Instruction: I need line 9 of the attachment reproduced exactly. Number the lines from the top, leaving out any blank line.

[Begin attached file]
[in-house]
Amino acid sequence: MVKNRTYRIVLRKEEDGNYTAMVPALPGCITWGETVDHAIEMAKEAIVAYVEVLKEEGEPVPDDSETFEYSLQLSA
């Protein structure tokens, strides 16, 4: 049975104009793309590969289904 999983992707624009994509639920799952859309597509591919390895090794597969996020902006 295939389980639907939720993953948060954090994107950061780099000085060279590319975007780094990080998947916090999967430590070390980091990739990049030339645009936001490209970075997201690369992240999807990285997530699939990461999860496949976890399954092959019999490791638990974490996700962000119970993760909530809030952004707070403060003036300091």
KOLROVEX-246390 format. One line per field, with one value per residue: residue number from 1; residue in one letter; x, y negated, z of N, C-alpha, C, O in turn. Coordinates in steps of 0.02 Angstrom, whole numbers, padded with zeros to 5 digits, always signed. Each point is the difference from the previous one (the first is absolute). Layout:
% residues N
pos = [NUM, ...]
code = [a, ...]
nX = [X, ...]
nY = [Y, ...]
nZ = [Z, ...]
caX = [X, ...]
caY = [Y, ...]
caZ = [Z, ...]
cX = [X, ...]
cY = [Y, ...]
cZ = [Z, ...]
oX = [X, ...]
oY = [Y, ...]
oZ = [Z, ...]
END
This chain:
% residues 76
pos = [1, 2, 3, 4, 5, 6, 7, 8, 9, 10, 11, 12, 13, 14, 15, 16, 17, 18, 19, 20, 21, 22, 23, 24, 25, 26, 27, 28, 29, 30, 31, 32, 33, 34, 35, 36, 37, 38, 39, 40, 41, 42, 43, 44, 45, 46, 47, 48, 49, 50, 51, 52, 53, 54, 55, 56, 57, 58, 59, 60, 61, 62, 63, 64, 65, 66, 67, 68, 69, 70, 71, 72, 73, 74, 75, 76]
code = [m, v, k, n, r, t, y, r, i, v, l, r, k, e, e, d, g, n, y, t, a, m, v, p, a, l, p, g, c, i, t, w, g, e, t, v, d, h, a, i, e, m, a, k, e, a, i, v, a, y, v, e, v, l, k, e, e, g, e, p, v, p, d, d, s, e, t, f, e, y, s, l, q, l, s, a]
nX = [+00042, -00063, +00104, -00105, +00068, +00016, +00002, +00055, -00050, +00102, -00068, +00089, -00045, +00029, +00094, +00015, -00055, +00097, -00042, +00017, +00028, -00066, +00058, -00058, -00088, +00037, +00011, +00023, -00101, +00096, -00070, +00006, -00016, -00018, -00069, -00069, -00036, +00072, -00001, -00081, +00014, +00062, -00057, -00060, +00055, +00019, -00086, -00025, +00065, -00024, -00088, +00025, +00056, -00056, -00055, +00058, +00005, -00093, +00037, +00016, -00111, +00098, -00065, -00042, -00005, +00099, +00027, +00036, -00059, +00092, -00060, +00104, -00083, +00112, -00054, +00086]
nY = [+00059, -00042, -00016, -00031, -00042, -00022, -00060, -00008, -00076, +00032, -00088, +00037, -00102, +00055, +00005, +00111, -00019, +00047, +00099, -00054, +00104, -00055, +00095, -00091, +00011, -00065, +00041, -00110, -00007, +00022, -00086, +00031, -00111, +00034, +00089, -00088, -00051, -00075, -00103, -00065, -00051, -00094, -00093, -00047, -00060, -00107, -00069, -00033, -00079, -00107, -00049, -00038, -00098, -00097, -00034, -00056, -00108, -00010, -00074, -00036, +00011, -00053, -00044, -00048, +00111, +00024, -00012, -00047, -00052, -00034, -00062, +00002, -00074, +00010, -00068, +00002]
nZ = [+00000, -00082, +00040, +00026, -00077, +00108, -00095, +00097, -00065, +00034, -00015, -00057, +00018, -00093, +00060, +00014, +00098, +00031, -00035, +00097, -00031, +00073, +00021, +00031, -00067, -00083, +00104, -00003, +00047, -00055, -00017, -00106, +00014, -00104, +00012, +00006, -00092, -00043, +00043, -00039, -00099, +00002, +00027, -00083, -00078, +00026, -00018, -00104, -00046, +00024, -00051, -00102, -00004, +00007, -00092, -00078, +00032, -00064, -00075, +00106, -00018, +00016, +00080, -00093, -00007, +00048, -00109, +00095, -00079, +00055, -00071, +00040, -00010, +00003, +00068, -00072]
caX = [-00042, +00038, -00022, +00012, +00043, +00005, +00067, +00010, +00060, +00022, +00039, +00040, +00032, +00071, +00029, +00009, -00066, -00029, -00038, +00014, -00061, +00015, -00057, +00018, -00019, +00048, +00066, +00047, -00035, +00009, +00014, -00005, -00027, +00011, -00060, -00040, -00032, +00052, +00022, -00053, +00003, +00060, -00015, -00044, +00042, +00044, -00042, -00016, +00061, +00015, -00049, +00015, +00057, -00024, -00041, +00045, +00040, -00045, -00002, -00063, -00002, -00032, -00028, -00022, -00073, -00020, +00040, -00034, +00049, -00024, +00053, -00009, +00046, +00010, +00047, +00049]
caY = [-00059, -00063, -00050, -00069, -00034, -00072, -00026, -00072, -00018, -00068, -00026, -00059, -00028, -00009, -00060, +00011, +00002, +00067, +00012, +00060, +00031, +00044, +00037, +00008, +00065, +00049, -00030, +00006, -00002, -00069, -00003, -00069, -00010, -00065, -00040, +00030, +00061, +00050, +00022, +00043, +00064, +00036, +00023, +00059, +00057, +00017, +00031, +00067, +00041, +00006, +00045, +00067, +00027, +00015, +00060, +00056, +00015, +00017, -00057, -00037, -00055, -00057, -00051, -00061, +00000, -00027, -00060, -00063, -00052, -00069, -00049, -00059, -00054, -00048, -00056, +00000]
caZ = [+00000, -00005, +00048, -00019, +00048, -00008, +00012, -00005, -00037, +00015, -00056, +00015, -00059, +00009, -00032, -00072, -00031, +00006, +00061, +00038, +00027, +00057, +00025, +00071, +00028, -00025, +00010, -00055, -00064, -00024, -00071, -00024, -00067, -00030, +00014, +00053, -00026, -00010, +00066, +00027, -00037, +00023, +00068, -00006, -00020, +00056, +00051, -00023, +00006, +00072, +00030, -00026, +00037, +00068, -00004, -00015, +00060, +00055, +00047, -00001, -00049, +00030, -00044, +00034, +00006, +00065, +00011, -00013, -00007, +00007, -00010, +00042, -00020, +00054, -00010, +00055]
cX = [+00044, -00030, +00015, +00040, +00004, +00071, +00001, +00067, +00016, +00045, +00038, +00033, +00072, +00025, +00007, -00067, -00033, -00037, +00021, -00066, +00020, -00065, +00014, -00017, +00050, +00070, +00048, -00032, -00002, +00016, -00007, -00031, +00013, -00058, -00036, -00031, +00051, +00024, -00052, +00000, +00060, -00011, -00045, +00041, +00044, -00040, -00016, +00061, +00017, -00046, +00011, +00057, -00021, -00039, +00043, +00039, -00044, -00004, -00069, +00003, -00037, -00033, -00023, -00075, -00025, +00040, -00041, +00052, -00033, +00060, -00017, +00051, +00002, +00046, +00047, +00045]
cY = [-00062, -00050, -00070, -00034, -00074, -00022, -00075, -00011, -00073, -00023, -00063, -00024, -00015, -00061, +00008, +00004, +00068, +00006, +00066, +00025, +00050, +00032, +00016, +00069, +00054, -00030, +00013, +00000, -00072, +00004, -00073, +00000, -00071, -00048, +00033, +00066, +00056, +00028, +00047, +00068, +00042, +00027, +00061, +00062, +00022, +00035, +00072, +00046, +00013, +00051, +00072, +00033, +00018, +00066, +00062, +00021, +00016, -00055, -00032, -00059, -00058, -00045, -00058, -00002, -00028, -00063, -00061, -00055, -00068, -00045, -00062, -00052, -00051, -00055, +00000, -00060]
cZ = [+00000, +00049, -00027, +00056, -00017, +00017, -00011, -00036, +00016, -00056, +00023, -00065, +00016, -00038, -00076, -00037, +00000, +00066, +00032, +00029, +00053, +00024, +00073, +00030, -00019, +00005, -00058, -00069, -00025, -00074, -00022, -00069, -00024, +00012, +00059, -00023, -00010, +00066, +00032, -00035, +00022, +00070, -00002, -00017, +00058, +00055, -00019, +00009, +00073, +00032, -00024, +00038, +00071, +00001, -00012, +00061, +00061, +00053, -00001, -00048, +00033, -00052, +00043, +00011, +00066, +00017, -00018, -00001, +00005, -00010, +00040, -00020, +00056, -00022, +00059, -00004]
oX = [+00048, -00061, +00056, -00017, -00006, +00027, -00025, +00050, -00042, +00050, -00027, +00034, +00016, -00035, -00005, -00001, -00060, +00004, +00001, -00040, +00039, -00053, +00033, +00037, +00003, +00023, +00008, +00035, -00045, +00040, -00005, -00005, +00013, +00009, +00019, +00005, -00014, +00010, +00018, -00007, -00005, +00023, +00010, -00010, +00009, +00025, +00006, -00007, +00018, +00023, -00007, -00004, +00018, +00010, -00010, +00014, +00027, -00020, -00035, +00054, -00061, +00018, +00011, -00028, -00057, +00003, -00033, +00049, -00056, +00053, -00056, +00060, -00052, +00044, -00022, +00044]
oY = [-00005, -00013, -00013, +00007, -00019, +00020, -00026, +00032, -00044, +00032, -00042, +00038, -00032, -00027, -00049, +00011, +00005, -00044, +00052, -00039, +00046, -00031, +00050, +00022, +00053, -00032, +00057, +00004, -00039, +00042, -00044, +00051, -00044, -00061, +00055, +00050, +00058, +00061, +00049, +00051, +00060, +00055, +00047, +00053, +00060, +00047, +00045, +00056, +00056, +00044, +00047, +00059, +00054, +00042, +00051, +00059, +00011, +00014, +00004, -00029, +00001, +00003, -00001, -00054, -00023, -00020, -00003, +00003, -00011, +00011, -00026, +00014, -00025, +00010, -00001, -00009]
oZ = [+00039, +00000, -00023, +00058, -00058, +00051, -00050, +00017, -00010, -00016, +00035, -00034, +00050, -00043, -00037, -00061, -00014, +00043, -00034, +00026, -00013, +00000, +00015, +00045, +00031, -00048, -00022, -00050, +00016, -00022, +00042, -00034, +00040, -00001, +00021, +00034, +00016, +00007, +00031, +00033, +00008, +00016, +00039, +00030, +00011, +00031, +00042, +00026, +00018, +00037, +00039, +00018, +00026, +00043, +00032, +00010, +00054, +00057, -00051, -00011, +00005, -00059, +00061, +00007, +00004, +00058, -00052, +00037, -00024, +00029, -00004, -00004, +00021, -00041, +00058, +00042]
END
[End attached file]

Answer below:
nY = [Y, ...]